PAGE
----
Reference to the Treasury

5. In the past Departments have sometimes discussed with the Treasury proposals for broadcasts by civil servants in their Departments. The Department, however, should be in a better position than the Treasury to judge whether there is anything in the form or subject matter of the broadcast which in itself renders it desirable or undesirable for a civil servant to take part. In future, therefore, Departments should make their own decisions without reference to the Treasury, though the Treasury may be consulted, if desired, in any particular case. It would be most useful, however, if the Treasury could receive from Departments candid reports on the television appearances of members of their staff in order that some collection of experiences could be made centrally.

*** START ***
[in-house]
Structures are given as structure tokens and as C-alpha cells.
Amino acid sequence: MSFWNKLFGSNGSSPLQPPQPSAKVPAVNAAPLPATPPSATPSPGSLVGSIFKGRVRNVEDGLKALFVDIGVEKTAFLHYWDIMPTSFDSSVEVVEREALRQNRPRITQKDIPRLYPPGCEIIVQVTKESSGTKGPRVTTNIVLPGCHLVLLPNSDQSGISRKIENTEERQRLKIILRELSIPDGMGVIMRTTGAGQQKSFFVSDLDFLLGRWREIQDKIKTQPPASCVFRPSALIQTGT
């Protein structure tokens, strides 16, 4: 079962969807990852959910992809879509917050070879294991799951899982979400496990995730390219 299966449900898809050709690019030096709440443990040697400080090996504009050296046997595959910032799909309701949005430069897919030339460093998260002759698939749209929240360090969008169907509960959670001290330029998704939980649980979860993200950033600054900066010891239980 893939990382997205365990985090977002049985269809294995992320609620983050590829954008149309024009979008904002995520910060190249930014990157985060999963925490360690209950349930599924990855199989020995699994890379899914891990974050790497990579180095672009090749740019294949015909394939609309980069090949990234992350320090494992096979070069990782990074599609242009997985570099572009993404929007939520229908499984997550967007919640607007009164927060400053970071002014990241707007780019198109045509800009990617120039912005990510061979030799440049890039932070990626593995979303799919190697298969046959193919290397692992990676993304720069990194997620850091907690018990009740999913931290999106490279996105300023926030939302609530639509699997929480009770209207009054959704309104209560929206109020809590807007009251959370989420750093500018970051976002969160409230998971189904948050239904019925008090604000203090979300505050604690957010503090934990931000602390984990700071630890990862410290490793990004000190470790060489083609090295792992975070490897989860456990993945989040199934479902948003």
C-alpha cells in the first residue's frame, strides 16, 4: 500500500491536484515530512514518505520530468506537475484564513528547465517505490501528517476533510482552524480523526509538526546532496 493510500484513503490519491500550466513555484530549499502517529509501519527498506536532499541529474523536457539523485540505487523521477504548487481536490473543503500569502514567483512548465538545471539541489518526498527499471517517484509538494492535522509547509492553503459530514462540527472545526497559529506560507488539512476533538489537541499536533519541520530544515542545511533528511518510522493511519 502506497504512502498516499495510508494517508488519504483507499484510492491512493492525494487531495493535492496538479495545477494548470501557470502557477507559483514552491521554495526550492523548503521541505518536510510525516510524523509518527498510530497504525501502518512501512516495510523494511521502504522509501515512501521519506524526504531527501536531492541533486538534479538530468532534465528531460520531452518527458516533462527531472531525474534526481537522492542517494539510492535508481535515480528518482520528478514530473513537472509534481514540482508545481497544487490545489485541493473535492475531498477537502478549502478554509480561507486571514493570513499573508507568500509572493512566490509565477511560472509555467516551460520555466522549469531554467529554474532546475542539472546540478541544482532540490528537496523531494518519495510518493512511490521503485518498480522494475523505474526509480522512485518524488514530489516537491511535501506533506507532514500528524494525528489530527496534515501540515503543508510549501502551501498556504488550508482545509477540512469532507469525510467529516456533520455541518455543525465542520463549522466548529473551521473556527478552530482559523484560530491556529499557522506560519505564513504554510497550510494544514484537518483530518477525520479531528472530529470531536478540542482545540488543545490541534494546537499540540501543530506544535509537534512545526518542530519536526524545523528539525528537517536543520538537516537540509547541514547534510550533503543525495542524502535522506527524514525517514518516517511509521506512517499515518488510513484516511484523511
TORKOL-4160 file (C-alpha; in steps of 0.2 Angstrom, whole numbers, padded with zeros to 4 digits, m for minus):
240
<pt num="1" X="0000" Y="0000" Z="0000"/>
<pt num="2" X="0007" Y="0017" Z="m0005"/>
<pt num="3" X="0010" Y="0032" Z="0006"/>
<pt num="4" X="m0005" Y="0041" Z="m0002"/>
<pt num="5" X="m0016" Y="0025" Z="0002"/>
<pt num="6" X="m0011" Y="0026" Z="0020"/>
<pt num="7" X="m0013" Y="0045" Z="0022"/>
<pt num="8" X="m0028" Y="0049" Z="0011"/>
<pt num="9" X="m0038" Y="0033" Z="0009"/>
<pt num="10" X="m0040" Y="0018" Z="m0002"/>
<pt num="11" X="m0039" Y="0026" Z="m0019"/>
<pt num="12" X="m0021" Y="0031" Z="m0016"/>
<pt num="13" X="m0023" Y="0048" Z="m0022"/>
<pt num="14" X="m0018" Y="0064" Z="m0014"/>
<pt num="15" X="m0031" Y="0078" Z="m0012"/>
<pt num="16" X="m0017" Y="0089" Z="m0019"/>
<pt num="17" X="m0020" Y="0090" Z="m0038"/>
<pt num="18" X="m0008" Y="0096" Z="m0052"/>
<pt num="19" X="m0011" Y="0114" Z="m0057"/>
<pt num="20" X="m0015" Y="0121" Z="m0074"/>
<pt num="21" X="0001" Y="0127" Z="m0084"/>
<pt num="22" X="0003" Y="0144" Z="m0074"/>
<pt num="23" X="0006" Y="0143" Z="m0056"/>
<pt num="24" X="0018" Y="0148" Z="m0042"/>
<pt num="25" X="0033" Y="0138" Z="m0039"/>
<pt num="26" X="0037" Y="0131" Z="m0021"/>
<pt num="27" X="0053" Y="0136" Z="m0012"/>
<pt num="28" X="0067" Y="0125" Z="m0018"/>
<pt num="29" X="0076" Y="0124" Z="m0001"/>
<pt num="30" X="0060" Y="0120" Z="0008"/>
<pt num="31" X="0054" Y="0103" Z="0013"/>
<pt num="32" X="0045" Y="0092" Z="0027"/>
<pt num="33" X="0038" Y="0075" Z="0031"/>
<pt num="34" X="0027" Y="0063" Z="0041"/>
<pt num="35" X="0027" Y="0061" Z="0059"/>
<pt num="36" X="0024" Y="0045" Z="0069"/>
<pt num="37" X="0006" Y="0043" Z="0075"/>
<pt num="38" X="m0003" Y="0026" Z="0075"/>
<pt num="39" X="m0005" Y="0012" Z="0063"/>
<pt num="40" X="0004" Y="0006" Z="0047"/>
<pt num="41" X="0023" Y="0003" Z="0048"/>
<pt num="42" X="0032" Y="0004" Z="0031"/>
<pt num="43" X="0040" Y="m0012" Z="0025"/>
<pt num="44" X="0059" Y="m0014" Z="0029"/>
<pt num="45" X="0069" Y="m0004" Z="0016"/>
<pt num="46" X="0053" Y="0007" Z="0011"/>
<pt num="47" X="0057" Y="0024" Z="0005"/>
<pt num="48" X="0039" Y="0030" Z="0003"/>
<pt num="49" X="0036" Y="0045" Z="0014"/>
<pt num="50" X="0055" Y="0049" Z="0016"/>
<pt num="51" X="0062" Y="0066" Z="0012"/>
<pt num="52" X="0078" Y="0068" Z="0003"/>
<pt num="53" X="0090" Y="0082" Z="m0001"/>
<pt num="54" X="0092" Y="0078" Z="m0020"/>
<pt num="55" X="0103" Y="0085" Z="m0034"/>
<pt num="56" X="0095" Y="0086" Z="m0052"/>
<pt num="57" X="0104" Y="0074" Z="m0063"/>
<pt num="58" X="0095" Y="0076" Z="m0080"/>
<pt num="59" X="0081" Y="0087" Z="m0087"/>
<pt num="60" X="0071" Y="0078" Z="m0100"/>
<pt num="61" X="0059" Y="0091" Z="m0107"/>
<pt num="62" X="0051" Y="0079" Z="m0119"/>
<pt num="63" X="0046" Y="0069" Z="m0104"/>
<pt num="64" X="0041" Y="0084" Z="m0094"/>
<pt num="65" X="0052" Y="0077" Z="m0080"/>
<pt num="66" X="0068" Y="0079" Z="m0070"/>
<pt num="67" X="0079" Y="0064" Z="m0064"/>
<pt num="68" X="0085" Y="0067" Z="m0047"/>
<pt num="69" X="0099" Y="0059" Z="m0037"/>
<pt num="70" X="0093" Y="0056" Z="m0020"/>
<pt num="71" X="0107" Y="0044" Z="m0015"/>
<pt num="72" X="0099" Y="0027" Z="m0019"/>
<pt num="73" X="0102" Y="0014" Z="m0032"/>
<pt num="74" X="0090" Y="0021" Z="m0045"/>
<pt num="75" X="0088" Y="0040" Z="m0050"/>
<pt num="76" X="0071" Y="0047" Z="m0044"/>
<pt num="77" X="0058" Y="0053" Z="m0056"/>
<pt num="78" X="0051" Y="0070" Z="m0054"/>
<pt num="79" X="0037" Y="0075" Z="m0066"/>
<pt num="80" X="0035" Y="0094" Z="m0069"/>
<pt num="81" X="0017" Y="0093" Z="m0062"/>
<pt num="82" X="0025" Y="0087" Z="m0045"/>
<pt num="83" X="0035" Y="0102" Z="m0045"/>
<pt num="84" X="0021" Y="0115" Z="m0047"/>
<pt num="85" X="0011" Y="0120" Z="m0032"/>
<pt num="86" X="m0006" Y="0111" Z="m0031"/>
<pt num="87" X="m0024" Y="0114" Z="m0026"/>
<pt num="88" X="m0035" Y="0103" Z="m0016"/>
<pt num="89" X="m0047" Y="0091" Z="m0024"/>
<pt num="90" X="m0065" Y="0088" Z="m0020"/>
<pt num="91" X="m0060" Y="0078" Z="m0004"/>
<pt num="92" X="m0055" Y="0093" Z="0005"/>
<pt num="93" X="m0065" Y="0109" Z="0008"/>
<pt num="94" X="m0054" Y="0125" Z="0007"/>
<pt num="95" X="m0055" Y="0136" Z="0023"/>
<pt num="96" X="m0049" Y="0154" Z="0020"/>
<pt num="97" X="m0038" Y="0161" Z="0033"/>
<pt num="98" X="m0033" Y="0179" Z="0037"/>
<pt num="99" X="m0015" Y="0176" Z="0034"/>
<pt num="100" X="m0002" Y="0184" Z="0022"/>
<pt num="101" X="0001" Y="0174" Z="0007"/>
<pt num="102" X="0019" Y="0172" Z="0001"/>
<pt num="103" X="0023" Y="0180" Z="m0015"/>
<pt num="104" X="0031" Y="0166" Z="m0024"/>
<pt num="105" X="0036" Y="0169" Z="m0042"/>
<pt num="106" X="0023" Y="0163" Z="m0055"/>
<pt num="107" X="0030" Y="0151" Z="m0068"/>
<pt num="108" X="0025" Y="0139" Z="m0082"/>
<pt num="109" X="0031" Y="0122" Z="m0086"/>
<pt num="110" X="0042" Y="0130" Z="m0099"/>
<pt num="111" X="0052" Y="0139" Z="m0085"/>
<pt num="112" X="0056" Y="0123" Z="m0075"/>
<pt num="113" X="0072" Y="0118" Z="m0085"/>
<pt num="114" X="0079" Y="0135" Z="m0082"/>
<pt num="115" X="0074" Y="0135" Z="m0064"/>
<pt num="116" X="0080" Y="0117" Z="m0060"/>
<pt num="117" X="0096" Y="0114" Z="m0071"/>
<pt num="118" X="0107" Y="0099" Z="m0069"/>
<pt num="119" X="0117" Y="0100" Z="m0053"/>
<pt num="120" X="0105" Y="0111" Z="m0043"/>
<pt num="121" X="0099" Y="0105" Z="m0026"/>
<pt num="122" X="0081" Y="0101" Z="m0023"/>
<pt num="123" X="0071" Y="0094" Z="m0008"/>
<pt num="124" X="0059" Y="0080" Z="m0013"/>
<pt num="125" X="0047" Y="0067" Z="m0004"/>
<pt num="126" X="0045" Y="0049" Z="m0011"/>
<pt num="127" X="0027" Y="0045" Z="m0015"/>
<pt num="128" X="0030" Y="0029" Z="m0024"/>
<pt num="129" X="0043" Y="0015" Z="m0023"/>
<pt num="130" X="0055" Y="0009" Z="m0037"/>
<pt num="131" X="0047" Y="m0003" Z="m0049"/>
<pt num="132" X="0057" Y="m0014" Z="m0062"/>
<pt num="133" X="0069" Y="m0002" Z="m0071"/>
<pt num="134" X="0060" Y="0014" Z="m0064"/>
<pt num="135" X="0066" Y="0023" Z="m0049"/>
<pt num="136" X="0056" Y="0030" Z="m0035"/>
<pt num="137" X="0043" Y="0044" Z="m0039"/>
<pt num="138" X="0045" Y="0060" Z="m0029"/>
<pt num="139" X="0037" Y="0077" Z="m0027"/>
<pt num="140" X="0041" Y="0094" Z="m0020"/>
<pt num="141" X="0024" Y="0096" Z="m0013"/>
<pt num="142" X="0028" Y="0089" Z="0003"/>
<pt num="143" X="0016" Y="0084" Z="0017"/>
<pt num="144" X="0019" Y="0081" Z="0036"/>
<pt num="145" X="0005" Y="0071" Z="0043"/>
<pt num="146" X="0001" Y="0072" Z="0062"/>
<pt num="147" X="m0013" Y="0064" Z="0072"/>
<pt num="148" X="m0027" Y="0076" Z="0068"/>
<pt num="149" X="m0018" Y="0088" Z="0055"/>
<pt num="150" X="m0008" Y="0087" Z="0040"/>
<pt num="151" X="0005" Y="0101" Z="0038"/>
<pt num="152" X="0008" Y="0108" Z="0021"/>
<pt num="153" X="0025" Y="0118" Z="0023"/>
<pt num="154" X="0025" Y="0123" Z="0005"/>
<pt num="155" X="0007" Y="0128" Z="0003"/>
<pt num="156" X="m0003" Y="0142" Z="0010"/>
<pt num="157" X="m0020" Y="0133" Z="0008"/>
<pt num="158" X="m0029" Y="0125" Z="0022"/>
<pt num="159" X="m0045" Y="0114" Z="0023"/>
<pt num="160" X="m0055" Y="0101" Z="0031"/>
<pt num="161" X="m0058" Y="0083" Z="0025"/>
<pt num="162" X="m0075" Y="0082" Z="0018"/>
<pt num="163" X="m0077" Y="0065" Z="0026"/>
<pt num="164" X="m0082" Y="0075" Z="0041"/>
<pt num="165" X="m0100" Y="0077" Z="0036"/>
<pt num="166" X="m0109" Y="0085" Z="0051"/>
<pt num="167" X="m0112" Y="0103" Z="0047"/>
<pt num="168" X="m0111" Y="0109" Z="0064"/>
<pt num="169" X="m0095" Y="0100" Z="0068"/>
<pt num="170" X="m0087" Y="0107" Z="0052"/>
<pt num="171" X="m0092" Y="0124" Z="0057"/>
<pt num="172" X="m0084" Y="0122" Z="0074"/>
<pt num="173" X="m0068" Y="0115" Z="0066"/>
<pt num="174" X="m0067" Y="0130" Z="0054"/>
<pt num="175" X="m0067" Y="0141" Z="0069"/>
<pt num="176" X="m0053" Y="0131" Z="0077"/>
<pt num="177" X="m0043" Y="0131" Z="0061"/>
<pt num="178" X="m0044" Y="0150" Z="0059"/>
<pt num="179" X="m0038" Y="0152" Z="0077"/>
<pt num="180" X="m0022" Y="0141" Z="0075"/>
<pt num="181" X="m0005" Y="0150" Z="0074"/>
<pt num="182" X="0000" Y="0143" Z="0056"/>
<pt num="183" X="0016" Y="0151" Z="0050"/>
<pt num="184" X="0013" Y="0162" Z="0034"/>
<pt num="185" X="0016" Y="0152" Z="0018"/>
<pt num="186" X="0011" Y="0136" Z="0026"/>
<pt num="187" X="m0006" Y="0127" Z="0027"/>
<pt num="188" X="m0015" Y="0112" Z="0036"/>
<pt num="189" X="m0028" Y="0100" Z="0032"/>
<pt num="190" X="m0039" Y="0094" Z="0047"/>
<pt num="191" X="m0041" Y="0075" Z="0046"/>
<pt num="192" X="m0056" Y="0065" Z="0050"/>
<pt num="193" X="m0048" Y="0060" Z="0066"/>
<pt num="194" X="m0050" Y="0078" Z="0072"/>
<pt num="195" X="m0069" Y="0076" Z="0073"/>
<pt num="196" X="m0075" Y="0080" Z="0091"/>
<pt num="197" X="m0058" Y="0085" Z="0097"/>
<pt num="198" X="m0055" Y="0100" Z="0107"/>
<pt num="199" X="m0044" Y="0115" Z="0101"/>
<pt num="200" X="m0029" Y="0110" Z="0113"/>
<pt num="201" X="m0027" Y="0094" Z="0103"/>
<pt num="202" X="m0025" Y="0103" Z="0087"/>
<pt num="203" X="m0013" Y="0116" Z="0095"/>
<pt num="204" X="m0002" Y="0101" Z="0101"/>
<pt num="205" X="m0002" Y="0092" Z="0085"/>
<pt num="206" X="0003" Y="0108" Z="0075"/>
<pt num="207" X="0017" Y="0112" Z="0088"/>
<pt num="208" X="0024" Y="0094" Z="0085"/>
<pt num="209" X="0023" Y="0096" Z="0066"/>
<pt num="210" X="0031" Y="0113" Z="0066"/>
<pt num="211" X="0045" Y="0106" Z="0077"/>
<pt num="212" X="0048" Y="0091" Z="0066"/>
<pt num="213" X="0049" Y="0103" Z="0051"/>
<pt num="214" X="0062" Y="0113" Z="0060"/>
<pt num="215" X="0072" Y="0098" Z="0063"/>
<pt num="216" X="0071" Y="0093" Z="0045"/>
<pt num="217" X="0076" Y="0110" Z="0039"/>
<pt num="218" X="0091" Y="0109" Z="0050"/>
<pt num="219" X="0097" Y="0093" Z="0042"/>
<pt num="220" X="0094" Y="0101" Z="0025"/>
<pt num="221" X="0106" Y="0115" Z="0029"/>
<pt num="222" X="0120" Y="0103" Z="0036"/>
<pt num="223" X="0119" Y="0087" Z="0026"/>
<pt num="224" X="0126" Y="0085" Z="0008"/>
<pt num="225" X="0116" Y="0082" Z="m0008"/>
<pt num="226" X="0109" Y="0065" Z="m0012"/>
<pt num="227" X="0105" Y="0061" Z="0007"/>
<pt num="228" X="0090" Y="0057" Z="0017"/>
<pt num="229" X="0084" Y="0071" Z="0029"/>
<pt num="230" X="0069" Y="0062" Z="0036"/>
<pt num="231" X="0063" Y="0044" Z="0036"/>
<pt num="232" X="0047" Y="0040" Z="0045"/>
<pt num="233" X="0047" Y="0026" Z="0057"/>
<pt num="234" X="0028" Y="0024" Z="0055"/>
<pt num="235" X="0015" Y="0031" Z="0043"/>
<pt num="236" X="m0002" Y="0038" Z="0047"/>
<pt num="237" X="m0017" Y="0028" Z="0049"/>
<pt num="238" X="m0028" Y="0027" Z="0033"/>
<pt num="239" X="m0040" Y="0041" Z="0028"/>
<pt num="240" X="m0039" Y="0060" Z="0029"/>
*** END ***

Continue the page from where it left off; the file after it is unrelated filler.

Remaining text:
Acceptance of fees

6. The rules in Estacode K a 2, 3 will continue to apply to any payments for appearances on sound radio or television. However, where the actual appearance or the work of preparation for the broadcast involves private as well as official time, or where the official time is wholly or partly made up, Departments may at their discretion permit an officer to retain the whole or part of the fee as appropriate.

7. This Circular has been agreed with the Staff Side of the National Whitley Council.

The reports asked for in paragraph 5, and any questions on this Circular should be addressed to Mr. W. Kees (Extension 218).

I am,

Your obedient servant,